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Activists To ‘Escalate’ Opposition To Trump Policies Toward Venezuela, Iran

Above: Rally and protest at the Venezuelan embassy against US attempts to install an illegitimate ambassador. Photo by Ted Majdosz

Activists opposed to the Trump administration’s plans to overthrow the Venezuelan government returned to the Venezuelan embassy Saturday afternoon to express their support for the group of people known as the Embassy Protection Collective, four of whom were arrested Thursday by U.S. police agents who entered the embassy without the permission of the government of Venezuela.

One day after their release from jail, the four collective members were among the nearly 200 people who rallied and marched to the White House. Margaret Flowers and Kevin Zeese of activist group Popular Resistance, academic Adrienne Pine and Code Pink member David Paul were released from jail Friday afternoon after appearing in federal court on a misdemeanor charge of interfering with State Department diplomatic protective functions.

A federal judge ordered the activists to keep at least 100 feet away from the Venezuelan embassy and other buildings owned by what the judge referred to as the Trump administration-recognized government of Venezuela. The defendants’ next court date before the U.S. District Court for the District of Columbia is scheduled for June 12.

On Saturday, the four activists followed the judge’s order not to go within 100 feet of the embassy. Instead, the four joined the march as it made its way toward M Street in the heart of the Georgetown neighborhood of Washington on its way to the White House.

After marching for about a mile, Zeese said in a speech on Pennsylvania Avenue in front of the White House that the actions of the Trump administration against the Embassy Protection Collective would not deter future protests against U.S. policy toward Venezuela, Iran and other countries.

Embassy Protector Kevin Zeese hopes to make U.S. hostility toward Venezuela and Iran an election issue. Photo by Ted Majdosz

The protests are “going to escalate and grow,” Zeese said.

“This is just the beginning of a movement that is going to be growing over the next half-dozen months,” Zeese said. “It’s a major issue in the 2020 elections so that no one running for office can be in support of a U.S. coup in Venezuela. We are going to change the narrative.”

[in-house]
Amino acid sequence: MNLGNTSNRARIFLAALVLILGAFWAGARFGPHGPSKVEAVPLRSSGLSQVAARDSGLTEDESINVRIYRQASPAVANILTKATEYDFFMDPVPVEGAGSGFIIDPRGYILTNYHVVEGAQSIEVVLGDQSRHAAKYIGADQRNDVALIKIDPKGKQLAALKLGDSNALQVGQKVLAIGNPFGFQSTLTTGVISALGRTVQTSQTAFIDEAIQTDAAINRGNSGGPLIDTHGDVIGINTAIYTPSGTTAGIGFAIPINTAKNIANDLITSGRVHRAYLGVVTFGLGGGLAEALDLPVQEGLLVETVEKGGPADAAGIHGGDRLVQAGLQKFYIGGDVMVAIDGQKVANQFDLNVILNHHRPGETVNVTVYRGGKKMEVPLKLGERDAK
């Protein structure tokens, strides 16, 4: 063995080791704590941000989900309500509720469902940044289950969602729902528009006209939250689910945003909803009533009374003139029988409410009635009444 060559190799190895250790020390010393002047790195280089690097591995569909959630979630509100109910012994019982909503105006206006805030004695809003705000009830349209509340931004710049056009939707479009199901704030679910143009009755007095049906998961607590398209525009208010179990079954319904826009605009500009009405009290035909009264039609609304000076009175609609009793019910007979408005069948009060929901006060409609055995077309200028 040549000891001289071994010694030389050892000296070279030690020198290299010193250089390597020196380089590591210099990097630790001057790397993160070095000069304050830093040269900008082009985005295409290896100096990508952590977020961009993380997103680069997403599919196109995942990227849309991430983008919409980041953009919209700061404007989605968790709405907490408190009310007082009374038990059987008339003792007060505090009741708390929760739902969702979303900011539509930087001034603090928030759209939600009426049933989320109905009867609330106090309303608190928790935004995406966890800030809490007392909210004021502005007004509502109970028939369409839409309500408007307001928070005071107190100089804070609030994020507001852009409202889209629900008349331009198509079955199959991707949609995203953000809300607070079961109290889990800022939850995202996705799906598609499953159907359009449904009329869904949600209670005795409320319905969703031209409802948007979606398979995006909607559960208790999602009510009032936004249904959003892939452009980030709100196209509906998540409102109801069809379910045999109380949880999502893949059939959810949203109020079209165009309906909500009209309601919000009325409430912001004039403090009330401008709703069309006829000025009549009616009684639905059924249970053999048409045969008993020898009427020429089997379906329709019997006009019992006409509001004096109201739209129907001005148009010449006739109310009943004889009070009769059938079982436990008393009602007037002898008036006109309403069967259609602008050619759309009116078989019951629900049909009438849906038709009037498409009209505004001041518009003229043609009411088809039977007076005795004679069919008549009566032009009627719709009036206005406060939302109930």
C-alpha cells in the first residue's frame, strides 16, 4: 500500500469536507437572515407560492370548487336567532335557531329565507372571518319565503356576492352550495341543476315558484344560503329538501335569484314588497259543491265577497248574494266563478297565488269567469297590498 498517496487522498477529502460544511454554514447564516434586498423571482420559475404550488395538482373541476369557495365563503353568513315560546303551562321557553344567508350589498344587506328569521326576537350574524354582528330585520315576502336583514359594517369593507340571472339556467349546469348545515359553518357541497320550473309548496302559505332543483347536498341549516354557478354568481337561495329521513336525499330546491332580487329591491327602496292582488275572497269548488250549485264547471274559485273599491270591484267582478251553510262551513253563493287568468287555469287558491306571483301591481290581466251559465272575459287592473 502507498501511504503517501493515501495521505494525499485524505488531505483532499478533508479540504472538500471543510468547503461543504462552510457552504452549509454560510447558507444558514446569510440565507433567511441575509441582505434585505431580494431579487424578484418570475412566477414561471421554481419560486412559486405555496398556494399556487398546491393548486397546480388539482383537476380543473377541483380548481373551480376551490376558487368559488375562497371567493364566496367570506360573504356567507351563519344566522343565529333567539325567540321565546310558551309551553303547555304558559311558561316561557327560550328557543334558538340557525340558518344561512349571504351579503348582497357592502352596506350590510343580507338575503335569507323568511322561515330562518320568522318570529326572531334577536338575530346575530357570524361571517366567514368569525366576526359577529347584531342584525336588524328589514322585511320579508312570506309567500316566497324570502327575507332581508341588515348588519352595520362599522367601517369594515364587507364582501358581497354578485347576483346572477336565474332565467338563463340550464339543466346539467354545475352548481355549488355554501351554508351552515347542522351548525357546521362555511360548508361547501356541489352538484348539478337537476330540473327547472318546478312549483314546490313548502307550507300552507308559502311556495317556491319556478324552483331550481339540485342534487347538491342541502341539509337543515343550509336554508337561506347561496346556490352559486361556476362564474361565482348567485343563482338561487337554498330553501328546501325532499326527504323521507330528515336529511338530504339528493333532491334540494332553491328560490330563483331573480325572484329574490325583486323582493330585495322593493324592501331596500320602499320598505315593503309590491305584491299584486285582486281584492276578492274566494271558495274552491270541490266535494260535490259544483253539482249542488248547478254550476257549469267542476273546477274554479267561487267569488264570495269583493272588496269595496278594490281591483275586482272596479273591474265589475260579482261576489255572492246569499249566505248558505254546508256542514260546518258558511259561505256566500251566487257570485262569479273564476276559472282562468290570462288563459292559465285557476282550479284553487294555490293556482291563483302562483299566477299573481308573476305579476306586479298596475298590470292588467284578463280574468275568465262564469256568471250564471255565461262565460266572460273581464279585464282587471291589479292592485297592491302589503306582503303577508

According to legal experts, the Trump administration violated international law by sending police agents into the building without permission of the government of Venezuela.

Zeese chided the corporate news media for their lack of coverage of the standoff at the Venezuelan embassy.

“In their silence is their complicity. They are showing what side they are on by not covering a historic event. The first time ever that U.S. citizens have gone into a foreign embassy to stop a U.S.coup. Never happened before. But it’s not good enough for CNN or MSNBC to be out there,” he said, citing the virtual news blackout of the standoff.

In the few instances in which the corporate news media covered the event, they neglected to explain that the U.S. government’s raid on the Venezuelan embassy–protected diplomatic territory under the Vienna Convention–represented the first time the United States has violated this particular treaty.

Embassy Protector Dr. Margaret Flowers say she was sustained by supporters outside the embassy. Photo by Ted Majdosz

“We denounce these arrests, as the people inside were there with our permission, and we consider it a violation of the Vienna Conventions,” Venezuela Deputy Foreign Minister Carlos Ron said Friday in a statement. “We do not authorize any of the coup leaders to enter our embassy in Washington, DC. We call on the U.S. government to respect the Vienna Conventions and sign a Protecting Power Agreement with us that would ensure the integrity of both our Embassy in Washington, DC and the U.S. Embassy in Caracas.”

Outside the Venezuelan embassy Saturday, there were no signs of pro-coup Venezuelans who had spent the past few weeks continuously blowing their sirens and horns, disturbing residents of the Georgetown neighborhood.

Earlier this year, the Trump administration recognized Juan Guaidó as the president of Venezuela after he proclaimed himself leader of the country. Allies of the Trump administration and countries that receive large amounts of U.S. aid quickly followed Trump’s lead.

In her address to the crowd, Flowers thanked the people who showed up to demonstrate their opposition to the takeover of the embassy by the Trump administration and its pro-coup allies in Venezuela.

“Your presence here every day literally gave us the strength to continue to be inside of this building. We have so much love and gratitude for every one of you who was outside facing these violent, racist, homophobic pro-coup people,” Flowers said. “We are saddened that we were unable to hold the embassy until a peaceful path was achieved. But we’re glad that we held it off for 37 days.”

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